Not too long ago, it was common practice to mock up pixel-perfect renders of every page of a website during a redesign. Hell, we still do full mockups ourselves.
They certainly have their place, but the way we build websites and even the apps we use have evolved with the web, and many designers are left wondering if these artifacts are necessary.
There are certainly pros and cons to both sides, with big names in the industry pushing either option. We're going to look at one of the largest sticking points for the debate—client buy-in.
The Mockup-Driven Workflow
Traditionally, the designer would mock up all of the pages in a site, or at least all of the unique layouts. From here, the developer would set out to faithfully recreate the mockup in code. This was great for setting expectations of everyone involved.
The client knew exactly what they were getting, the designer knew their design would look exactly how they wanted it to and the developer knew what was expected of them.
Then, the web got flexible. The responsive web largely invalidated the pixel-perfect mockup. Still, we adapted and built flexibility into the design; we mocked up phone and tablet views and continued on.
The system worked—it still does. The fact that the mockups set expectations became even more important. Design, in general, can be hard to articulate to someone who doesn't think in that space; then you add in the complexity of a responsive website, and some clients just wouldn't get how it all worked together.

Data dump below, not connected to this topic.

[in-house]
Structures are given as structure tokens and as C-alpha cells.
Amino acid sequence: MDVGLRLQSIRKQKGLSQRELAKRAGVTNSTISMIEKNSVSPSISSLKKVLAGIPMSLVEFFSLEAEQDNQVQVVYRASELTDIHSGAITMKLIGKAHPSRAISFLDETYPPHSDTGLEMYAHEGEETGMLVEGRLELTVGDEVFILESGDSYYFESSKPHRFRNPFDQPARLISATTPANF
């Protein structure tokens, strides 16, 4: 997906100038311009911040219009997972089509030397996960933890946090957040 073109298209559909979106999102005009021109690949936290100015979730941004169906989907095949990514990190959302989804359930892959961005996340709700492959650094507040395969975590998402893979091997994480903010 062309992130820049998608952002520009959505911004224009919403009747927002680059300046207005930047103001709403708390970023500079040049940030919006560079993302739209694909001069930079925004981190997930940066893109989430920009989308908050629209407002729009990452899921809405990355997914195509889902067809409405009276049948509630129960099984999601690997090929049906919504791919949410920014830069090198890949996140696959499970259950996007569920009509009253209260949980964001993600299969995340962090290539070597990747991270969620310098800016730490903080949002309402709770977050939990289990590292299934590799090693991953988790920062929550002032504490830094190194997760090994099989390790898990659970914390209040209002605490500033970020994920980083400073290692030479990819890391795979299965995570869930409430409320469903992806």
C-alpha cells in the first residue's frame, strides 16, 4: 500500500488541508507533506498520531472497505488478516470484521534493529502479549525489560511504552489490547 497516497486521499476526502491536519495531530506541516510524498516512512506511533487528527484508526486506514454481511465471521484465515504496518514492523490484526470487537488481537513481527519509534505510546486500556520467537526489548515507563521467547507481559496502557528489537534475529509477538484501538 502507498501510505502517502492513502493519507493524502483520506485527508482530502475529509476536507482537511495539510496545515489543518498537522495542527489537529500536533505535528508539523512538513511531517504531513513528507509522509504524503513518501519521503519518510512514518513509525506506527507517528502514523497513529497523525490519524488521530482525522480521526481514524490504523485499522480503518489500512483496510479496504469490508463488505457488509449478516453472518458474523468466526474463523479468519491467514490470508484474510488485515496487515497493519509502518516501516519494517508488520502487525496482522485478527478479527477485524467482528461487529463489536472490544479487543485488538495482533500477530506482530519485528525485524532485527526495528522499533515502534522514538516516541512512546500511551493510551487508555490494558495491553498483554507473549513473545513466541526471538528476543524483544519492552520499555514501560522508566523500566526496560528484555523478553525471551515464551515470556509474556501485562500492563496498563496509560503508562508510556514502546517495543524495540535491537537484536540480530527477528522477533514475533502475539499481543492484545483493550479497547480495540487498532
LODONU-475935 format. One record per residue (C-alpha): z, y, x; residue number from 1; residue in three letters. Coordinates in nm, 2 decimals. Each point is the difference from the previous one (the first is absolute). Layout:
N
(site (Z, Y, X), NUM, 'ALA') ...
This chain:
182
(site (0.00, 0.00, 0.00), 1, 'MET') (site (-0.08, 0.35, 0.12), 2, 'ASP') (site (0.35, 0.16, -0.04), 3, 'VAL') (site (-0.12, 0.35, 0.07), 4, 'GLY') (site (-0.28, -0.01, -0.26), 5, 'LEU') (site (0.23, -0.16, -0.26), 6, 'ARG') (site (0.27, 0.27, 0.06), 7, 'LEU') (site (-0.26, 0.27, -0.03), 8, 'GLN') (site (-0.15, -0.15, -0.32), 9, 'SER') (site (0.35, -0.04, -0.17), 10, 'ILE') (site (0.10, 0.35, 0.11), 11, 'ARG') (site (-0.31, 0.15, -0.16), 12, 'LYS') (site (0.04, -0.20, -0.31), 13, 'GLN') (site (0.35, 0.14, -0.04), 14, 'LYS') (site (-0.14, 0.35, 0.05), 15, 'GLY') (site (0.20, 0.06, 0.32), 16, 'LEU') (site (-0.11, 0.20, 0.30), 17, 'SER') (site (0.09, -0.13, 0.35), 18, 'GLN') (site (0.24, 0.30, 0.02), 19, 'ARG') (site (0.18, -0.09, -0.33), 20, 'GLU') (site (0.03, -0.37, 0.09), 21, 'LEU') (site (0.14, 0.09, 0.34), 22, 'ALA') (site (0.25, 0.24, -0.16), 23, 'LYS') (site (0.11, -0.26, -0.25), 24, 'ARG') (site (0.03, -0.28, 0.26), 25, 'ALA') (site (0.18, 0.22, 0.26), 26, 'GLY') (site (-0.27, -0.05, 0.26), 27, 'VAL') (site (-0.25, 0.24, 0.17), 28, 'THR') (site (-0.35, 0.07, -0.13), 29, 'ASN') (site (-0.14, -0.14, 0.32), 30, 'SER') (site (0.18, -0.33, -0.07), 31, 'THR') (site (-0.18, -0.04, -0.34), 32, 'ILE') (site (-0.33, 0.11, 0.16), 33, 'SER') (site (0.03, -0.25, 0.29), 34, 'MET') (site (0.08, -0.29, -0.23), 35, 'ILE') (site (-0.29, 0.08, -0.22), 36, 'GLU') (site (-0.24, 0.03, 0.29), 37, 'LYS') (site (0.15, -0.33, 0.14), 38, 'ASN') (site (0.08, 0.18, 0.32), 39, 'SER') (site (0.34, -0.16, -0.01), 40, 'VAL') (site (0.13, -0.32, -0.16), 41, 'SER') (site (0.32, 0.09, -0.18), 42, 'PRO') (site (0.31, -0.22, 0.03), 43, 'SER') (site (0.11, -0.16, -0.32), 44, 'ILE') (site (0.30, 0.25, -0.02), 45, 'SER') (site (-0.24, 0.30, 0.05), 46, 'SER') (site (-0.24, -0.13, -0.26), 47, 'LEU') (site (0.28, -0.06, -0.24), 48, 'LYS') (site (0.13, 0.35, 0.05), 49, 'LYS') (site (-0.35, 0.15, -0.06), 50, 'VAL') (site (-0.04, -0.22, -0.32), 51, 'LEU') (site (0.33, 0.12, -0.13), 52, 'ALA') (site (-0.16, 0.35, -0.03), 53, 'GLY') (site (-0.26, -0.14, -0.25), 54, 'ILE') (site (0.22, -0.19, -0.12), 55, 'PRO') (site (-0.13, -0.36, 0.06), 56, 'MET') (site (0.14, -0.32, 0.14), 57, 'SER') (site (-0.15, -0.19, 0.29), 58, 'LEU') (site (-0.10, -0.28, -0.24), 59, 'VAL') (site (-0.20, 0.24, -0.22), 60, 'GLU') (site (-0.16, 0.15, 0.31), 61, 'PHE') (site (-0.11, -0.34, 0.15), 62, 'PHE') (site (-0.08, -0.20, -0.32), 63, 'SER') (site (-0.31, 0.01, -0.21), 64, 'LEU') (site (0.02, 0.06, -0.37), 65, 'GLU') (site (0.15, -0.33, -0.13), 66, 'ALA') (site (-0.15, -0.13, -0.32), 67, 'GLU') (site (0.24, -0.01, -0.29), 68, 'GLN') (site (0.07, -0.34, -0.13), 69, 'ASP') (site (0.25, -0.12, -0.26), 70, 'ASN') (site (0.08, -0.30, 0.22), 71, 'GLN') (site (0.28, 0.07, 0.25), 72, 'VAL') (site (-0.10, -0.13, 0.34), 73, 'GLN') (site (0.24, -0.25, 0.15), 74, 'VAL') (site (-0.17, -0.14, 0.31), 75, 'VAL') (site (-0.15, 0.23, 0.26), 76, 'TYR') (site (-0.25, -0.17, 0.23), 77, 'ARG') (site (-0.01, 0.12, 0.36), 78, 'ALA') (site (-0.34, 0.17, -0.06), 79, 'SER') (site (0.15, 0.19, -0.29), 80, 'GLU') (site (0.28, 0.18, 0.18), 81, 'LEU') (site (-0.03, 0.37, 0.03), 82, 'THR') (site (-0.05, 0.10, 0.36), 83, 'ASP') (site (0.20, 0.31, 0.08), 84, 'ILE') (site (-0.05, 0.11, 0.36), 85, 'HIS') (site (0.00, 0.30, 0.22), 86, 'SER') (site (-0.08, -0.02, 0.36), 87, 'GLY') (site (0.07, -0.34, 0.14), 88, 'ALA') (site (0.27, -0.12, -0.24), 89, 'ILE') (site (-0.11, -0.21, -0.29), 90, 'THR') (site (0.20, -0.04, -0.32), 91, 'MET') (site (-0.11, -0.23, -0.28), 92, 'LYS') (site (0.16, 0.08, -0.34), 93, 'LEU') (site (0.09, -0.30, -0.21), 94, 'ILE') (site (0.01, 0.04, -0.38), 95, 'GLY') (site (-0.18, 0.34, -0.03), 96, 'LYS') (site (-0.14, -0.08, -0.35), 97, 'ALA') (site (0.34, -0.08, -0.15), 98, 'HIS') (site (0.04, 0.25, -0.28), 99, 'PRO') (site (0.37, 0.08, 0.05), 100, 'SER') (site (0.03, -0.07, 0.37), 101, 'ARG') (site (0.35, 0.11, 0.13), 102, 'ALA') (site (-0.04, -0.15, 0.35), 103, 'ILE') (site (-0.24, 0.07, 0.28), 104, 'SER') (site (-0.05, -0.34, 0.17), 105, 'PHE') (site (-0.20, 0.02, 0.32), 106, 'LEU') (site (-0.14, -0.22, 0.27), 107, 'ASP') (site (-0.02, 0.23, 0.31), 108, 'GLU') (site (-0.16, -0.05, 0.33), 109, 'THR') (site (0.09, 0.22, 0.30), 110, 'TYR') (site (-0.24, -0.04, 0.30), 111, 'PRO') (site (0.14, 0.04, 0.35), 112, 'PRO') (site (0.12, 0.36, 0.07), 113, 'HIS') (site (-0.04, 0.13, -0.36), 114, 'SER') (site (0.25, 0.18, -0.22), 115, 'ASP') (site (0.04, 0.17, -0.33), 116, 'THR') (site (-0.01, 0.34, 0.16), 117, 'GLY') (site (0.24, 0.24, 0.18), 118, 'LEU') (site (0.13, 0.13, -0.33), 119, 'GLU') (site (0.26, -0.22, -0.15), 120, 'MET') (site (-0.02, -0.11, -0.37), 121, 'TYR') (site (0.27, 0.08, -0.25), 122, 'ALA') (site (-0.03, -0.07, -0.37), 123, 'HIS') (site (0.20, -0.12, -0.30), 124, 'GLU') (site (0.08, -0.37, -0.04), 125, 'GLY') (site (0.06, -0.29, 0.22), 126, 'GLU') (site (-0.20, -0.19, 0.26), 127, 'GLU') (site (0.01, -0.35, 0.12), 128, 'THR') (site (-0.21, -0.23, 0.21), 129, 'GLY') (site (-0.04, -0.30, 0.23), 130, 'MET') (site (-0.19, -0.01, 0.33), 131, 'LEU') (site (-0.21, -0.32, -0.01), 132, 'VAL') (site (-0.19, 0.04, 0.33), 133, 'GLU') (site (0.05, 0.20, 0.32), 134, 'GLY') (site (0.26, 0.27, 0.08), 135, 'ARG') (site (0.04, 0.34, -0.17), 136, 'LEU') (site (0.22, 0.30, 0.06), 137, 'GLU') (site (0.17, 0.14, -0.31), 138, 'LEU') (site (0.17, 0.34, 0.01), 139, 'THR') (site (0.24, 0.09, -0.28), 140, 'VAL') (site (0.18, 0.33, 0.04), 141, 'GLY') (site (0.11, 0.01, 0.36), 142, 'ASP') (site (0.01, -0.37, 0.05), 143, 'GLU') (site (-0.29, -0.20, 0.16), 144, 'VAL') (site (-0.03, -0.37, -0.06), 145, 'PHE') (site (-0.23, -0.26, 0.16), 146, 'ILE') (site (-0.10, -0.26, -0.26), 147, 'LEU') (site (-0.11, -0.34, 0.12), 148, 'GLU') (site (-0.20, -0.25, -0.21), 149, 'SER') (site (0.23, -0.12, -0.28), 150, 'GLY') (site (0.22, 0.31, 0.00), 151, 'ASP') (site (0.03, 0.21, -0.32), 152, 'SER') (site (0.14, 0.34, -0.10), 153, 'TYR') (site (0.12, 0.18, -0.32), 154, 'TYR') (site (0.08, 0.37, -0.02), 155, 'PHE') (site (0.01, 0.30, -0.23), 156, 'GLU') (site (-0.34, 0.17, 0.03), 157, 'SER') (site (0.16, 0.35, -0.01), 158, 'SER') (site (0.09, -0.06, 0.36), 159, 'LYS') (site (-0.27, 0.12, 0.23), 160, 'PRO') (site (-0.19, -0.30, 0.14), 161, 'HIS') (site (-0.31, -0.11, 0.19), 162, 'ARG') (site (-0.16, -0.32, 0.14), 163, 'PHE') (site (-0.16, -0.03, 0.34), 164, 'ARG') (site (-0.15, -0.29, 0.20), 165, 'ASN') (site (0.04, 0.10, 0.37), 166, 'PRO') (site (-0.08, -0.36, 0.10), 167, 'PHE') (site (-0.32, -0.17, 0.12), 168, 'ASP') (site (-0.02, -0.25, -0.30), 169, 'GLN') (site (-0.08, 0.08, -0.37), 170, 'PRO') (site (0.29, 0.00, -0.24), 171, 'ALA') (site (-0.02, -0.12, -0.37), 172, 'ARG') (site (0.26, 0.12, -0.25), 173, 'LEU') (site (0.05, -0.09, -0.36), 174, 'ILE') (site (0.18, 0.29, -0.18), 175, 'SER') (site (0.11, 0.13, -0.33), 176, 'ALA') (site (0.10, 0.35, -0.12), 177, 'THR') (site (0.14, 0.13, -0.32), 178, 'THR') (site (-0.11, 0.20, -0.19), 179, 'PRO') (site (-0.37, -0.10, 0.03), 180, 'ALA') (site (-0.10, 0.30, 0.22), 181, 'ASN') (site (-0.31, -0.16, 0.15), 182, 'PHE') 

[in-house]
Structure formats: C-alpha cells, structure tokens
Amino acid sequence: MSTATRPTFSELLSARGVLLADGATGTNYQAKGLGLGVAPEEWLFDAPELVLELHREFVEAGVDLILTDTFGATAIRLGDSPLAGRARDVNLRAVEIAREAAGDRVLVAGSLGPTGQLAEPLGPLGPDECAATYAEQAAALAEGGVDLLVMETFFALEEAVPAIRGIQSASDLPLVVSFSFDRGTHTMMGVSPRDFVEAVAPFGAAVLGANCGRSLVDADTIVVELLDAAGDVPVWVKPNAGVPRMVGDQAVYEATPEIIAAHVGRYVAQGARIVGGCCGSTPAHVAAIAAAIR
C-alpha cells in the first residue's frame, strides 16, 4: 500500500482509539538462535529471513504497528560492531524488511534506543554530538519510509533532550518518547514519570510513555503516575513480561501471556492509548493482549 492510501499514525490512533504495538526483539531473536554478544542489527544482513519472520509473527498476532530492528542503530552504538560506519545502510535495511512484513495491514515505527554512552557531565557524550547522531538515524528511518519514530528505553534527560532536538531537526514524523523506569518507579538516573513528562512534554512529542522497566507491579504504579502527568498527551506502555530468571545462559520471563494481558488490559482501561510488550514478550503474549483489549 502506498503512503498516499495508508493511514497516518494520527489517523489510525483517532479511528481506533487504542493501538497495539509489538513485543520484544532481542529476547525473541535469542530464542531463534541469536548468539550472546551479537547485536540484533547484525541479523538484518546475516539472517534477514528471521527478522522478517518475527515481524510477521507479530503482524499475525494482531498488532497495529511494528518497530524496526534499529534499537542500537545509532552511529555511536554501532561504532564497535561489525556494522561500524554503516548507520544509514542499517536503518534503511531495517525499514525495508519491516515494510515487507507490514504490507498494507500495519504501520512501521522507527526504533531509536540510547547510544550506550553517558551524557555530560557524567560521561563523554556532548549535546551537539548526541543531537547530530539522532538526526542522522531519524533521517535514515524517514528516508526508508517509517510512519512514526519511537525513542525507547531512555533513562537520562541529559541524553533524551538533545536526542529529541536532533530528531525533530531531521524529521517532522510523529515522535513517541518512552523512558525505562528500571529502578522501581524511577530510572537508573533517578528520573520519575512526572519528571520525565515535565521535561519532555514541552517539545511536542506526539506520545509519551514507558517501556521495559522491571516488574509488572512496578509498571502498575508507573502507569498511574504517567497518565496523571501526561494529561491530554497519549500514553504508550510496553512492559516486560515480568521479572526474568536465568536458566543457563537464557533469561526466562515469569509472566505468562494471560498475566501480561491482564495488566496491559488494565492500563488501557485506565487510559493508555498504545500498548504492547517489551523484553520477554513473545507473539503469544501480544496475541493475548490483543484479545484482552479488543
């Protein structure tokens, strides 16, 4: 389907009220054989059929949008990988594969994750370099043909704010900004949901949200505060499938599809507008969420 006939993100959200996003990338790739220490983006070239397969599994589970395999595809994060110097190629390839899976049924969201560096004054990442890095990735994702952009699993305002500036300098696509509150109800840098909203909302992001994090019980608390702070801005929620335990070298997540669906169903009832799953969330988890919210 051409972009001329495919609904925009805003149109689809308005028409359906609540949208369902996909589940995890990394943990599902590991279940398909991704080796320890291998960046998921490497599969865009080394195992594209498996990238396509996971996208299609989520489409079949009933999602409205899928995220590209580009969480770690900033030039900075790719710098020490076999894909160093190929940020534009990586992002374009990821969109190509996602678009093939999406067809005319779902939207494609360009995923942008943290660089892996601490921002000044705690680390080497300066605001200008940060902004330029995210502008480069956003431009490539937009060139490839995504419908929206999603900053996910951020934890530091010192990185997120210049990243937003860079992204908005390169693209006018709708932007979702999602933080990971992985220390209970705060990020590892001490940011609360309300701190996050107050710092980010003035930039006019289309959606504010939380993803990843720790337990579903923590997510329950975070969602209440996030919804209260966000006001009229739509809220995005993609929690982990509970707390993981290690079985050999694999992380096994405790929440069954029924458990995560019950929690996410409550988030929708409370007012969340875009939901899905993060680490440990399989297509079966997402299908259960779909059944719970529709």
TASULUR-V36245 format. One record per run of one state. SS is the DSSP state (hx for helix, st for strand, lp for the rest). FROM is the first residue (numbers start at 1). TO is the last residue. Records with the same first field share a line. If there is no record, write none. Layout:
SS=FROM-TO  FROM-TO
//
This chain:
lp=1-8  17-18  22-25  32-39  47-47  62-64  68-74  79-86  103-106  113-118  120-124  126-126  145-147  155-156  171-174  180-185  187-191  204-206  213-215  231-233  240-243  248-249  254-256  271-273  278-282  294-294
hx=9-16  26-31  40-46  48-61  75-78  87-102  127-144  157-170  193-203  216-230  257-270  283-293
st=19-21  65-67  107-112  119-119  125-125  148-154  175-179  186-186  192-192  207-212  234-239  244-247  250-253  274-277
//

Having mockups for common device widths helped to alleviate this. The importance of this can't be understated. In this regard, full mockups are still the superior option.
As the web continues to grow and screen sizes become more and more varied, these mockups increasingly become a less accurate representation of final websites. Sites no longer need to look good at a few sizes—they need to look good at a nearly infinite number of sizes.
Mocking this up would be radically impractical. So, with mockups not being a true representation of the site, designers and developers are left wondering why we even make them anymore.
Couple that with the rise of scalable design systems and adoption of a more component-based workflow, and seems inevitable that there would be a cry for a better way to do it.
Adopting a More Modular System
As I've alluded to, people much smarter than myself have been racing to find a solution. One of the prevailing alternatives is a website style guide. You could think a style guide as a sort of UI kit coupled with a dash of branding guidelines. In these sorts of systems, you shift the focus from the micro to the macro.
Use Brad Frost's Atomic Design system as an example of a design system, consisting of the smallest elements of a page (atoms in his metaphor) and you compose those into progressively larger units until you have a full page.
It gets you to the same place in the end, but also attacks the problem from the opposite end. This can save time (and money) by putting less emphasis on something that will ultimately not be a part of the final product.
It's not all sunshine and rainbows, however. If selling a full design to a client is like building a wall, then selling them on a style guide is like trying to build a wall without nails. Even clients who have little to no tech experience can 'get' a traditional mockup with a bit of help.
When showing them a collection of elements that would make a page rather than pages themselves, the task of educating them rises exponentially. Not only that, when creating pages, you'll also need to make sure your style guide is clear about how and when to use certain components so that they get used to how they're intended.
This article largely focused on only a single facet of the topic—whole books are written on the subject. So that you can make your own educated decision, below is a list of resources on both sides of the debate:
- StyleGuides.io (Excellent reference material)
- Style Guides a Design Mock Up for the Responsive Web
- Here's Why You Need to Know About Pattern Libraries
- Front-End Style Guides
- Lonely Planet's Style Guide (Example of a great style guide)